It was Monday and freezing. And I was tired. Up since 5am, I’d already taught a class all morning, dealt with TSA and an erroneous airline ticket, and now was walking back to catch the 5:30pm train home after a quick coffee with a friend and colleague. Well, that is, if there was going to be a 5:30 train – you never quite know these days. My intention to take time during the day to meditate at St. Patrick’s Cathedral was quickly becoming one of those fleeting “nice ideas”. As I trudged down Park Ave (although “trudging” and “Park Avenue” certainly don’t seem to go together…), I noticed a lovely church, with its door open. My first thought was “Somebody should shut that door! It’s freezing out!” My second thought was, “Maybe it’s an invitation to come in.” A quick glance at my phone (my watch had stopped – another interesting occurrence that day) assured me I had 10 minutes to spare before continuing my trek to Penn Station.
Cautiously, I went through the open outer door and came into a lovely vestibule. I peeked into the main worship space of this Roman Catholic church and saw a few women in the pews praying or meditating. And I decided to join them.
The beginning of the year is an interesting time. I’d taken a few weeks off to spend with family and was slowly getting back into meetings and networking events. Invariably, the first question asked when talking to someone, besides “How are you doing?”, is “What are you doing these days?” This is a question I’ve been struggling to answer. Yes, I am more than grateful for a steady corporate training gig, but outside of that…I’m not really sure what I’m doing. Not having an immediate answer these days is not only uncomfortable, it’s frowned upon. We find ourselves nowadays, as a wise friend pointed out, in a “Reaction State”. Something happens and it is expectedthat you have a reaction or opinion or answer. Immediately. And if you don’t, it connotes some type of uncaring, or ignorance or worse.
So here I am, in this uncomfortable place where not only am I personally unclear of my path, but am in a socially unacceptable space where I can’t provide an immediate answer when asked. A double whammy.
What to do? In the past, this ambiguous stage would have sent me into a panic, with a need to find definition, clarity and something to DO IMMEDIATELY! Or I’d retreat and go into a depression for a while. Fortunately, I now realize the futility of either option and have learned that these times of not knowing are fertile grounds for growth. Not fun or easy, mind you, but when embraced can be quite transformative.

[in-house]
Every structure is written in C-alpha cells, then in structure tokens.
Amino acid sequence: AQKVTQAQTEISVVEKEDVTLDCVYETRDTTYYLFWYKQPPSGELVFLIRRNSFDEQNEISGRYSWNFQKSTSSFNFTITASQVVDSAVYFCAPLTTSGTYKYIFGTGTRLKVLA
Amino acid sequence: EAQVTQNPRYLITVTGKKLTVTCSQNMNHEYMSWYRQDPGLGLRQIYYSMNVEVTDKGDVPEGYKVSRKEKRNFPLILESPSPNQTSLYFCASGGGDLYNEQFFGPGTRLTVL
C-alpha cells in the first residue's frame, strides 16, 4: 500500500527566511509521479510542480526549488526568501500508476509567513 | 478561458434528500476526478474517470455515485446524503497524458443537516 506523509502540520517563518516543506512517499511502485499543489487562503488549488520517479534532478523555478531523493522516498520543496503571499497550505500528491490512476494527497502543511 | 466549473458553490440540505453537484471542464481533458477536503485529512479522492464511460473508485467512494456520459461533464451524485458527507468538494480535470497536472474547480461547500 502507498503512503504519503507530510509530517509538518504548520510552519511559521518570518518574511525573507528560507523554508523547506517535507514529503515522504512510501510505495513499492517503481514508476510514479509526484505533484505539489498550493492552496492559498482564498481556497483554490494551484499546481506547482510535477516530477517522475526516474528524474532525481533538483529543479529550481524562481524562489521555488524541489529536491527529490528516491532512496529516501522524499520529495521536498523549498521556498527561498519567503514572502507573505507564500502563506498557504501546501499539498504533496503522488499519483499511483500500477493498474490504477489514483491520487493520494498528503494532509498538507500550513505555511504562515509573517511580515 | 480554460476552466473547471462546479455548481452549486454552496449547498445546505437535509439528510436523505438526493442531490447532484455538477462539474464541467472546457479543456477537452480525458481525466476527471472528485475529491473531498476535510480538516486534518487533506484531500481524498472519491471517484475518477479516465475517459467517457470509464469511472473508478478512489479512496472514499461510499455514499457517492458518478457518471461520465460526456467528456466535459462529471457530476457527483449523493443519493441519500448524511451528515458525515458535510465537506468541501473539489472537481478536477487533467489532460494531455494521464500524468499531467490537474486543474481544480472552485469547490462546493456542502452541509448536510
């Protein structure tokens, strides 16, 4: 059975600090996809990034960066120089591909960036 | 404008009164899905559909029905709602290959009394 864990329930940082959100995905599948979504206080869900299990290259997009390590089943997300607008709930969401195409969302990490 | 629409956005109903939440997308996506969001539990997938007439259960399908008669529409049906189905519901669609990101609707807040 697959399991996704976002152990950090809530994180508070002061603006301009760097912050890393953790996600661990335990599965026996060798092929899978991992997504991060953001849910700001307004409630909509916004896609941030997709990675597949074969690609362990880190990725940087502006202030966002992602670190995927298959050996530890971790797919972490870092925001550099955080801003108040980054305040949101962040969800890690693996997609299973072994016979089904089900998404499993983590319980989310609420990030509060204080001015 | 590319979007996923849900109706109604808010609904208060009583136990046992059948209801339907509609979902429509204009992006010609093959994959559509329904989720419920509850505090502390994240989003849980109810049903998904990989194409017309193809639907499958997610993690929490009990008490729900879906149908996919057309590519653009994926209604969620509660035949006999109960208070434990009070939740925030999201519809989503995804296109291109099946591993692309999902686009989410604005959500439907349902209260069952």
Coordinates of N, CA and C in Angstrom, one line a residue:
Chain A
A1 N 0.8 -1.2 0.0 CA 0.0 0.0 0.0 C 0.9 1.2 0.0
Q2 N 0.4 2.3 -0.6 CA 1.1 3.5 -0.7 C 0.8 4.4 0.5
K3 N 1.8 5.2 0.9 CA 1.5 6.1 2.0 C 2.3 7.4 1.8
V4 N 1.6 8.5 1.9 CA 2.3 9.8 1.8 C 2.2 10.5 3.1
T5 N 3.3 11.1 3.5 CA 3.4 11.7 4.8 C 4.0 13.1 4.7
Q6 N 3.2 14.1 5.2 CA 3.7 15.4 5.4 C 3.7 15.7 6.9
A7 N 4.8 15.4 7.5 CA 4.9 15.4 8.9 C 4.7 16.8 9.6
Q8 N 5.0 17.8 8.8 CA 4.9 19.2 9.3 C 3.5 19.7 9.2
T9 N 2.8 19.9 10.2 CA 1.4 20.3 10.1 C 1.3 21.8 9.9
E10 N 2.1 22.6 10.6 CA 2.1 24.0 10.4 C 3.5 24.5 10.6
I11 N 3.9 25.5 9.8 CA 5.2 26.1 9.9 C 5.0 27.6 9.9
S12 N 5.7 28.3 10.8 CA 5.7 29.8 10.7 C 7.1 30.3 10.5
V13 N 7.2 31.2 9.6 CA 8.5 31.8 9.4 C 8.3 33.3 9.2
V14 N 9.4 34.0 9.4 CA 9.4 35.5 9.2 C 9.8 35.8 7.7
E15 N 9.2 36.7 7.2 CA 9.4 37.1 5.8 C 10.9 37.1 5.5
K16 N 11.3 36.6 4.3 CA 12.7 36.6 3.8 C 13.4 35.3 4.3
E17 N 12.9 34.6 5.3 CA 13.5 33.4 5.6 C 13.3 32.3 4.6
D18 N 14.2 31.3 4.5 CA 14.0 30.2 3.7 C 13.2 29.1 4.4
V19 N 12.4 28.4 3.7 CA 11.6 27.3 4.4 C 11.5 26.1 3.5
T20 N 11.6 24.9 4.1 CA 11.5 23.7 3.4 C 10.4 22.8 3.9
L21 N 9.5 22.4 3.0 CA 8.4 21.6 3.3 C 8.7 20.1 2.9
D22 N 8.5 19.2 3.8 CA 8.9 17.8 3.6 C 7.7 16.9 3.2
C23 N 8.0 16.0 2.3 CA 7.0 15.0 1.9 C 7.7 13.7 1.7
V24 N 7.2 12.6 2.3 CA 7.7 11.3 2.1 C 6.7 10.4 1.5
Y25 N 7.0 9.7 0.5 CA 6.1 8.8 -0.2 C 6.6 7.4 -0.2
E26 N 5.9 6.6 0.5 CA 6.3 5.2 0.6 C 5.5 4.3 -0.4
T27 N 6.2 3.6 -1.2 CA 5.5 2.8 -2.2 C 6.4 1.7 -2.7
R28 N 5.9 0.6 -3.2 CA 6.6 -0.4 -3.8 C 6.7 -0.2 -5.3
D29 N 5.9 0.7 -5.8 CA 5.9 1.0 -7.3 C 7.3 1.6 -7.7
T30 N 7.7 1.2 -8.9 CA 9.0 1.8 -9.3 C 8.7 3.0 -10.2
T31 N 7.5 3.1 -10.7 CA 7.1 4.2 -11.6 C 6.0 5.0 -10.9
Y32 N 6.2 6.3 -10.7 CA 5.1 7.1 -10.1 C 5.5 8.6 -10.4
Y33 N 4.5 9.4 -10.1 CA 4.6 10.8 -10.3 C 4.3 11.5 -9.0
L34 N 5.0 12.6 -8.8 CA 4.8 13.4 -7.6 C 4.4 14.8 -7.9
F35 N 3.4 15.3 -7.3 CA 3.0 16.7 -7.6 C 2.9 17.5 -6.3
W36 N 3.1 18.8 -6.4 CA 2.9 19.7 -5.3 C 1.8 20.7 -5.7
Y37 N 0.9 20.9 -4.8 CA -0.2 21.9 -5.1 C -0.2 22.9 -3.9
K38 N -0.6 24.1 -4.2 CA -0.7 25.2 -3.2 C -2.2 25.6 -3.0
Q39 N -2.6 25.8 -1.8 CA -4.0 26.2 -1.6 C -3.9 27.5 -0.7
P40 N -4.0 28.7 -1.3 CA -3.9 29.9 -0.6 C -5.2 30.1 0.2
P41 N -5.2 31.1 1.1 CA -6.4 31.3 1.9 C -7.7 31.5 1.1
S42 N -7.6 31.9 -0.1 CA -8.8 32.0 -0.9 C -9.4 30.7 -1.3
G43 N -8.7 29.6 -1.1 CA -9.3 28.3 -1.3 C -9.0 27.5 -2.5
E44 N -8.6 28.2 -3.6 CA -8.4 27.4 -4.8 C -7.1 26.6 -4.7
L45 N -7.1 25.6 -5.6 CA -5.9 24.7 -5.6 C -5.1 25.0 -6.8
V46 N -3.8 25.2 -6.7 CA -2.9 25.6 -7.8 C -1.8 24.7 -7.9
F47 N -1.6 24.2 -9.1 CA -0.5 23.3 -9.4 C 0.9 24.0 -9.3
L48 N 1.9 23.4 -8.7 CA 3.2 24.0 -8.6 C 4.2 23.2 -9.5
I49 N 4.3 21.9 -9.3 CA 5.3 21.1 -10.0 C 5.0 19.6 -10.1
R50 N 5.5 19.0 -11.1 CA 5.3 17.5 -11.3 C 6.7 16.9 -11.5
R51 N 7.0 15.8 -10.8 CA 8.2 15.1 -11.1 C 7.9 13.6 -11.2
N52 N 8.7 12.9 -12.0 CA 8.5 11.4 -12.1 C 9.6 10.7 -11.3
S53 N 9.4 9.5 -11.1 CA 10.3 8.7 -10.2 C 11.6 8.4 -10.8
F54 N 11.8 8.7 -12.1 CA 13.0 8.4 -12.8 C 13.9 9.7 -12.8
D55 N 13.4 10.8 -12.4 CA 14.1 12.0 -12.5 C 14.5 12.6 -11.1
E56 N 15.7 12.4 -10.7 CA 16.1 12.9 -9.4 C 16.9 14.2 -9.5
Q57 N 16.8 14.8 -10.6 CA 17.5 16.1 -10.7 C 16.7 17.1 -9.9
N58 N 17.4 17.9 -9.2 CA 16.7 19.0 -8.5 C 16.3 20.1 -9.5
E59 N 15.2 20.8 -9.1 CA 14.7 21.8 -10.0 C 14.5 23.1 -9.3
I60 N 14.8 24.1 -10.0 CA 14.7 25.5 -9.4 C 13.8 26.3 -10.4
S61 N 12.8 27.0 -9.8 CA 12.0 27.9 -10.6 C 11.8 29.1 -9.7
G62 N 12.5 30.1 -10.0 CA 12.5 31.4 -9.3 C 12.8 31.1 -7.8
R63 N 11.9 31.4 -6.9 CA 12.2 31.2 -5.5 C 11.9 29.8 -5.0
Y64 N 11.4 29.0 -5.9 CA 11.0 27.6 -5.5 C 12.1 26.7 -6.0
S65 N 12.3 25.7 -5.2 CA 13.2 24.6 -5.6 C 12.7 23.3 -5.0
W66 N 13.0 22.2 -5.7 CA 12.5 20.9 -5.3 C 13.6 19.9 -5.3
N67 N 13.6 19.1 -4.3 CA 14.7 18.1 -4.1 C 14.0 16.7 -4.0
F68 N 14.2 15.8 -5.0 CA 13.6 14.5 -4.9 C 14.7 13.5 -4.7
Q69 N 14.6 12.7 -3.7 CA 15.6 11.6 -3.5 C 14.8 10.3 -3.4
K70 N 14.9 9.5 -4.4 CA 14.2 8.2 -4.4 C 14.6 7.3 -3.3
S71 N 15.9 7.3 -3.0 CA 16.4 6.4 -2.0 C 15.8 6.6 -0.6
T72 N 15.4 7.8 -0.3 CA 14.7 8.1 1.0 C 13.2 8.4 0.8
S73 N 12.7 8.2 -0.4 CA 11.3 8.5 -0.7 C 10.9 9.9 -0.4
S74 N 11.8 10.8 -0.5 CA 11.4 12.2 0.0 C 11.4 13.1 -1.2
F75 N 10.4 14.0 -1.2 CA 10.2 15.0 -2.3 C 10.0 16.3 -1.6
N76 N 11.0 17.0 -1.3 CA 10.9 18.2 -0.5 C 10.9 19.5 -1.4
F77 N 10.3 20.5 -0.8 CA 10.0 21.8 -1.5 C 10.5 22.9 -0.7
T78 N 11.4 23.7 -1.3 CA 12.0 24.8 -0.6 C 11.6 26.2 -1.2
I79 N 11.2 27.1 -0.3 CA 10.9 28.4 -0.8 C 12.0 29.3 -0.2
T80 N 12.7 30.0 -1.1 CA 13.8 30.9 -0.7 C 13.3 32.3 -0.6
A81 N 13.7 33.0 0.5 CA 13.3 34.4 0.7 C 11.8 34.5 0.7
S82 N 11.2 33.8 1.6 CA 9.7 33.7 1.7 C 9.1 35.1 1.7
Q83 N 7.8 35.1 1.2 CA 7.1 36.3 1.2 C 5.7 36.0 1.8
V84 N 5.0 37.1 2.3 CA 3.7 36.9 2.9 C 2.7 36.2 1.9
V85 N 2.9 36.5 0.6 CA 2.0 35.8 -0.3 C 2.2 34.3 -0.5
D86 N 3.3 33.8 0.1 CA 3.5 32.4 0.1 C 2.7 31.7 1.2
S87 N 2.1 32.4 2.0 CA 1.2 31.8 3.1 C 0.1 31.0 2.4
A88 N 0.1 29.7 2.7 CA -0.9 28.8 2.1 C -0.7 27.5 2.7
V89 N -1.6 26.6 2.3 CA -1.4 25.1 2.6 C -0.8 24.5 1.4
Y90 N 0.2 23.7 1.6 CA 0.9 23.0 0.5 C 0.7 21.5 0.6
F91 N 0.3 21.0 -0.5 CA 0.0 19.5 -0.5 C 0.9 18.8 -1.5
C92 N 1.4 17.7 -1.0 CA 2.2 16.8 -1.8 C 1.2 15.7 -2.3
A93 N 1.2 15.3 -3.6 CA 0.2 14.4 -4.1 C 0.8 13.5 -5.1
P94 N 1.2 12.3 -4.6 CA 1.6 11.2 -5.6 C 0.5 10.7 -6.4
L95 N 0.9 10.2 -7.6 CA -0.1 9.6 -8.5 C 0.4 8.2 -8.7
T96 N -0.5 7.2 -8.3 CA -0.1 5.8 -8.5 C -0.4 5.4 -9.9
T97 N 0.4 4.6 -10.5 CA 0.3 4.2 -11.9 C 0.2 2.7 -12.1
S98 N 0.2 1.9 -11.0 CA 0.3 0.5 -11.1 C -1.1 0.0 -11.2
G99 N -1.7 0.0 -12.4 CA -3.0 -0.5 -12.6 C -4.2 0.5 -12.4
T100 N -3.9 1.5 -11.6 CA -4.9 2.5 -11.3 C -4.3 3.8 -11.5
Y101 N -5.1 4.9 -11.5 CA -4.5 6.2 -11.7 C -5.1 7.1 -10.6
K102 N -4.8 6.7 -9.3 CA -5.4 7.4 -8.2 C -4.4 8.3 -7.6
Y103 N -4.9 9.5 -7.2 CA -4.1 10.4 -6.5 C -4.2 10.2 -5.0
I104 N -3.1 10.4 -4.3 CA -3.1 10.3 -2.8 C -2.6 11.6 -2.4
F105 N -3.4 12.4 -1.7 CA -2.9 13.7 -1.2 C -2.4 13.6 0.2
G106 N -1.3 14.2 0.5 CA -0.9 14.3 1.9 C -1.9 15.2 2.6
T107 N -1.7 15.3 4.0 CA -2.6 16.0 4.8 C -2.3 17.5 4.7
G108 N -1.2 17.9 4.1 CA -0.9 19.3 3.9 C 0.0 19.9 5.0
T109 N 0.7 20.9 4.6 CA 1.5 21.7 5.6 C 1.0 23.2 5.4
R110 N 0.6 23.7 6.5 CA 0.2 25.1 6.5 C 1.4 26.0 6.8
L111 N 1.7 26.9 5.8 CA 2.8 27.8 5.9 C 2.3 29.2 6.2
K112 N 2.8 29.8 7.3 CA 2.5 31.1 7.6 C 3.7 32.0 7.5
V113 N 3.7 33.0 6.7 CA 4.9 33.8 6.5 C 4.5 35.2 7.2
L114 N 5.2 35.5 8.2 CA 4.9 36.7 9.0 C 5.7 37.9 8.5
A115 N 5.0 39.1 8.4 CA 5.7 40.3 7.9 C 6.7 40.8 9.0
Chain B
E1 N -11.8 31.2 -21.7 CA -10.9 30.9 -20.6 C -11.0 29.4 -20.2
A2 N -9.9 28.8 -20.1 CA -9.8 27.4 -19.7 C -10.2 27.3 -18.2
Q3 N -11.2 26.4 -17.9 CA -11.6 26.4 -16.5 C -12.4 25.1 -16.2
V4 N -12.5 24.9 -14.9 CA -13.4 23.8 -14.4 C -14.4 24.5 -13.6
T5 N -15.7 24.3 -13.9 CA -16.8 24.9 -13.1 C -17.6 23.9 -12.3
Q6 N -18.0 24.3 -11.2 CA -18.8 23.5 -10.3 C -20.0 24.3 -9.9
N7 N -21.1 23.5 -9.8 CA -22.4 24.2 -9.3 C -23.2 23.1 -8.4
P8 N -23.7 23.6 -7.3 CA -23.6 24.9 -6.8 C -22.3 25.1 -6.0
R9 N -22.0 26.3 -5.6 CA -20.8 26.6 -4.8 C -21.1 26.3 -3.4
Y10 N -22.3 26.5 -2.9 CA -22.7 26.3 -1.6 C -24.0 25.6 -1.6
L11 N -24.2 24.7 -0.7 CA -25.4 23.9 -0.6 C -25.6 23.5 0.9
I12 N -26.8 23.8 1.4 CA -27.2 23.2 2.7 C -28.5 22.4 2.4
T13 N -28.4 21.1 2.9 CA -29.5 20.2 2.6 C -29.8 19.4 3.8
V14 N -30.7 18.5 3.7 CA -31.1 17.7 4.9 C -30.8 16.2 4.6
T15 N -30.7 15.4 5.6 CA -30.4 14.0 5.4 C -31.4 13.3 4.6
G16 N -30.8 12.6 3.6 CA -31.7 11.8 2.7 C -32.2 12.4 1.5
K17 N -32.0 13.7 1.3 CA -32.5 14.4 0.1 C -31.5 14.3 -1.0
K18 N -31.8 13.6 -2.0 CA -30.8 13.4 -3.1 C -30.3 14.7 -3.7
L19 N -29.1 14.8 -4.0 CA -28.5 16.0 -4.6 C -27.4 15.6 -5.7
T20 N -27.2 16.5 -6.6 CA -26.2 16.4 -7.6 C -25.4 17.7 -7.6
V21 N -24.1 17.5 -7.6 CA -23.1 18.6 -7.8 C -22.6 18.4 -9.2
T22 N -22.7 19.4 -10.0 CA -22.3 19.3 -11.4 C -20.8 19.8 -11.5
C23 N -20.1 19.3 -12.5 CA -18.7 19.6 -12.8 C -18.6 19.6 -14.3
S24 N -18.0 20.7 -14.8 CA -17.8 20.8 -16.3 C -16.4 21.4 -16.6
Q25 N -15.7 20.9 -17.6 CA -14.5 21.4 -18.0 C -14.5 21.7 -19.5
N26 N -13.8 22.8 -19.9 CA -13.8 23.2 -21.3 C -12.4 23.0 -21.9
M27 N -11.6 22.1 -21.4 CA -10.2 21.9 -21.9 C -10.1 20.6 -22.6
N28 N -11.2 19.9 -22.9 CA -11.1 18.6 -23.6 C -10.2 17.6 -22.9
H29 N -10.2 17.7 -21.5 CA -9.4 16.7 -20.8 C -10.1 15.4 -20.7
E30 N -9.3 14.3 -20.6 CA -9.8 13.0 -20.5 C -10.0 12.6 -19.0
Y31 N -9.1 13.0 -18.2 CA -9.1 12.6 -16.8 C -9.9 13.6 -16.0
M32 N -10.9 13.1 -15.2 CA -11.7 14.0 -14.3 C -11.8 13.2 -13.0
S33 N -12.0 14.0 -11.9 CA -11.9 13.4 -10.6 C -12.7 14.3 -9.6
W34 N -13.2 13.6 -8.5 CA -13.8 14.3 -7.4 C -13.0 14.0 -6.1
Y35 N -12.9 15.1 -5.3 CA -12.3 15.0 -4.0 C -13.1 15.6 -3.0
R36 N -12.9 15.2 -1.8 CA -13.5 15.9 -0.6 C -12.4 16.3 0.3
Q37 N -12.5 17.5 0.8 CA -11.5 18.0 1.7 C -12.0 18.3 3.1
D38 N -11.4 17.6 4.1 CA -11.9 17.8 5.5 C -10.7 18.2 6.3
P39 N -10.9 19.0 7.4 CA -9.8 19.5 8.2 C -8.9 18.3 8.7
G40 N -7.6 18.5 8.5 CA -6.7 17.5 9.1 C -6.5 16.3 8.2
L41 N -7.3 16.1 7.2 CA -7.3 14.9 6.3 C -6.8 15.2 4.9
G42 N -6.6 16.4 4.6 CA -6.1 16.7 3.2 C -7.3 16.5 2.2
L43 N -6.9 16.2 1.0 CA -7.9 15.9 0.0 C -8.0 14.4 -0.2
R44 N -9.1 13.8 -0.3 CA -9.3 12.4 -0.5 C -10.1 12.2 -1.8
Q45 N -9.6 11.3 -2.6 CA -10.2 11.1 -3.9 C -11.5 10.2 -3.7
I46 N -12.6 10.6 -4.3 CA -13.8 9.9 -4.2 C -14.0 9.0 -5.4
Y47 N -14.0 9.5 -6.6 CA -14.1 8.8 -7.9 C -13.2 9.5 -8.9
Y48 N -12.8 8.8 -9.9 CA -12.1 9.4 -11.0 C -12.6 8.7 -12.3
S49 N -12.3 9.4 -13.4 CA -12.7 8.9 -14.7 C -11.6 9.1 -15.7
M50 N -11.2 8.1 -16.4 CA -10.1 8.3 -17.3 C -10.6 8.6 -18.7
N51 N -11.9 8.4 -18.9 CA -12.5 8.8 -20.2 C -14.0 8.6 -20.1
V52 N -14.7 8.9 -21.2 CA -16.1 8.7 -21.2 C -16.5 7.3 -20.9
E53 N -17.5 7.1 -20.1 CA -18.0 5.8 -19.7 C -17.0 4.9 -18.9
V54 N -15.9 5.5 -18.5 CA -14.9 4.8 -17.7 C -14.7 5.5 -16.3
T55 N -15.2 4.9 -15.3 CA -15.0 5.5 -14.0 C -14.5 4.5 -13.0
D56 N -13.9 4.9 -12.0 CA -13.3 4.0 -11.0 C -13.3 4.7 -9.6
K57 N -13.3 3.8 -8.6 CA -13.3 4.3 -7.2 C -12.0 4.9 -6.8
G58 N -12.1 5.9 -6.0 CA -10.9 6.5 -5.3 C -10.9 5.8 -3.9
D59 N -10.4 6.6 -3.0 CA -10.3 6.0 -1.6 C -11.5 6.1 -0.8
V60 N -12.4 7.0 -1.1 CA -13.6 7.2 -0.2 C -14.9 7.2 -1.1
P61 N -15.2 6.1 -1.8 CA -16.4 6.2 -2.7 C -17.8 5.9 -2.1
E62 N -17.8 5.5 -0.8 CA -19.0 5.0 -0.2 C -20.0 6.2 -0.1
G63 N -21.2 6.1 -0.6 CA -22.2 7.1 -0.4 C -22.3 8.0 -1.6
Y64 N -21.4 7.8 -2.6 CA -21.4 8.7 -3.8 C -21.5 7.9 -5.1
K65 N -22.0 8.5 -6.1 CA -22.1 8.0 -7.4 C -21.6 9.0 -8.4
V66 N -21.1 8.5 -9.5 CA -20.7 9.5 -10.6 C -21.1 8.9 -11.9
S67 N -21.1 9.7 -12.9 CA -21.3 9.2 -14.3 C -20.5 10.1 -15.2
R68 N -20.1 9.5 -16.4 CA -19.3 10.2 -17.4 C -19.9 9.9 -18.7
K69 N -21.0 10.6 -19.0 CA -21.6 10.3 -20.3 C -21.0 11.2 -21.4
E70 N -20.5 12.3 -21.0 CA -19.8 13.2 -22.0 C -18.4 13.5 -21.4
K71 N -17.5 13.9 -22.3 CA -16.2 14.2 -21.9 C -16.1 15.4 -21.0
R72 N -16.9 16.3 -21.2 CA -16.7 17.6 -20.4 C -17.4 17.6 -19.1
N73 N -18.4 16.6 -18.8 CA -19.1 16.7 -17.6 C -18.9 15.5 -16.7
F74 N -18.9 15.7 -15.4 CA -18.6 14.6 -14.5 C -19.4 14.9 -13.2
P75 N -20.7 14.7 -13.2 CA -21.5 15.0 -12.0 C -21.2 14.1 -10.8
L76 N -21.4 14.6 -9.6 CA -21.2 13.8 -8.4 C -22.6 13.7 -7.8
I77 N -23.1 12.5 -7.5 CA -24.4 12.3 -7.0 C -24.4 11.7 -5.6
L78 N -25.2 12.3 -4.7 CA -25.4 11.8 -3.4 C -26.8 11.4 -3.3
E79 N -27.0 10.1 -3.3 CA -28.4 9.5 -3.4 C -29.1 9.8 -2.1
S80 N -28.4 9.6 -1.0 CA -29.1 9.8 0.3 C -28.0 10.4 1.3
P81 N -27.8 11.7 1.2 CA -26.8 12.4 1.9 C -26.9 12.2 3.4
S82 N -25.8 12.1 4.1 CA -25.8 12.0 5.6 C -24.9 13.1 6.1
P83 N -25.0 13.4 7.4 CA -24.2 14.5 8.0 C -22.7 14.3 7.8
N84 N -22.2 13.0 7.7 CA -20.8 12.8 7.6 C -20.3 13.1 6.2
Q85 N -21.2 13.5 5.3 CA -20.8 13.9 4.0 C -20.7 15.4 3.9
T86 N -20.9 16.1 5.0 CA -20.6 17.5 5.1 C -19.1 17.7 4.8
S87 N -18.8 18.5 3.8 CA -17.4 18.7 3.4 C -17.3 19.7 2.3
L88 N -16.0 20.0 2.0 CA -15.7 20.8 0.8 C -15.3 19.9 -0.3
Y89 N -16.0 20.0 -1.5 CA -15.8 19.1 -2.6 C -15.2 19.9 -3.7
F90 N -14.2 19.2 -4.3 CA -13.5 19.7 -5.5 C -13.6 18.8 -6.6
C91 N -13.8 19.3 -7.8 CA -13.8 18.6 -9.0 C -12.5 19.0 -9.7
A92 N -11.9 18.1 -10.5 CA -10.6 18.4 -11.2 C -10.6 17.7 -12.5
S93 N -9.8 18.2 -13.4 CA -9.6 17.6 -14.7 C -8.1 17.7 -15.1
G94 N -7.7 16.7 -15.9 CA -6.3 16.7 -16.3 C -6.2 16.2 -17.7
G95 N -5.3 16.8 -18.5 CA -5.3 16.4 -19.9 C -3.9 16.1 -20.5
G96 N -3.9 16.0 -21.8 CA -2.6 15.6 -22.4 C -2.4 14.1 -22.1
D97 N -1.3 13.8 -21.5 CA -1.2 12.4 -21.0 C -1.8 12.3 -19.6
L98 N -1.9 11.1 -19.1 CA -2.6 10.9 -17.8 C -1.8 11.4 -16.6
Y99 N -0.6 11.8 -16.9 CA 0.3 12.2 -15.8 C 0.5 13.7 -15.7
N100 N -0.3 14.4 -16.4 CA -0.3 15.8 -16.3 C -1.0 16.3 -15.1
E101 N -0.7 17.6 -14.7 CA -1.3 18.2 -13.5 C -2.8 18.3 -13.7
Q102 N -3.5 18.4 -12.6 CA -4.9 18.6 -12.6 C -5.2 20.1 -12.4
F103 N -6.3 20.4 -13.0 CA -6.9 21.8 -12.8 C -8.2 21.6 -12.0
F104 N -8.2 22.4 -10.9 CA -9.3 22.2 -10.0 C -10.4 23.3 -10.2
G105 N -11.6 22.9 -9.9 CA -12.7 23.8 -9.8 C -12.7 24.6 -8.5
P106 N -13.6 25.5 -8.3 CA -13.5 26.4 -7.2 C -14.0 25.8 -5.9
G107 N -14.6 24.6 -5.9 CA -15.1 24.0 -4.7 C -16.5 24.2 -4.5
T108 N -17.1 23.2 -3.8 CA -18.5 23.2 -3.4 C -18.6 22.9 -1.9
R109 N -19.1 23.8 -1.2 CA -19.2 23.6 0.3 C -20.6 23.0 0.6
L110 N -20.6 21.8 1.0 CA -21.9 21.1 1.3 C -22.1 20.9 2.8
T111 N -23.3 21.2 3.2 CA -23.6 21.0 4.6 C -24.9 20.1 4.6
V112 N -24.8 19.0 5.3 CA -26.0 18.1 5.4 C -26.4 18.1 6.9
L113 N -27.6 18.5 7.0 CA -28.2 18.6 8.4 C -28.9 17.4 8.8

This is the attitude with which I headed into that church on Monday. My intention was to sit quietly for 10 minutes and allow thoughts, ideas, insight and that small still voice inside to be heard. I closed my eyes…and they immediately opened back up. Strange. So, I closed my eyes again. And again, it was like trying to force them closed. I decided not to fight it, and instead sat quietly and just looked around. It was a stunning place – one I’d like to return to from time to time. And the message I got? “Keep your eyes open”. Don’t shut down to ideas – look what is coming into your path. Look around and see what is needed and who needs help. Trust that you will see the answers.
A few days later I was on my way to a networking event and was listening to the radio. On came the song “Stacy’s Mom” – an oldie but goodie that my daughter and I sing on road trips. We have our little routine with it and if we did karaoke, this would be our song. It made me smile and of course I had to call her to bring her into the experience. I was still smiling when I turned the station and there was a Chet Baker song. I couldn’t believe it: We had recently been to see “The Band’s Visit” on Broadway, and one of the characters would use the line “Do you like Chet Baker?” to impress girls. I had never heard of Chet Baker until that show. I was grinning as I entered the event with these two songs in my head. And then, while chatting with a colleague, I look up on the wall of the restaurant, and there are several gold records of Jason Mraz. I adore Jason Mraz! It was just one more interesting event in a series of interesting events that evening!
Later, when reflecting on the evening, I posed a hypothetical question to myself: “Let’s say, in the spirit of keeping your eyes open, that included keeping your ears open too. If that is true, and these three musical references were “a sign”, what would they be telling you?” Here is what I came up with:
- Stacy’s Mom: A song that is only important to me because of the connection to my daughter. So, this was a reminder that Family continues to be the number one focus in my life.
- Chet Baker: The play, “The Band’s Visit”, is the true story of an Egyptian band that ends up in the wrong Israeli town and is taken in by the townspeople for the night. It is through this act of kindness that they discover that underneath it all, there is a lot more they have in common, than what they are conditioned to believe.
- Jason Mraz: Jason’s music is consistently about love and kindness. It lifts me up and inspires me.
My word for the year, which came to me during a New Year’s Eve meditation, is Love. There is no doubt in my mind that these messages, received through quiet reflection and opened eyes/ears, is reinforcing that theme.
The world needs more kindness. And love. I’m ready to do my part. Eyes – and heart – wide open. And what will I do? I still don’t know. But, I do know how I will BE: moving forward with Love and Kindness! How about you?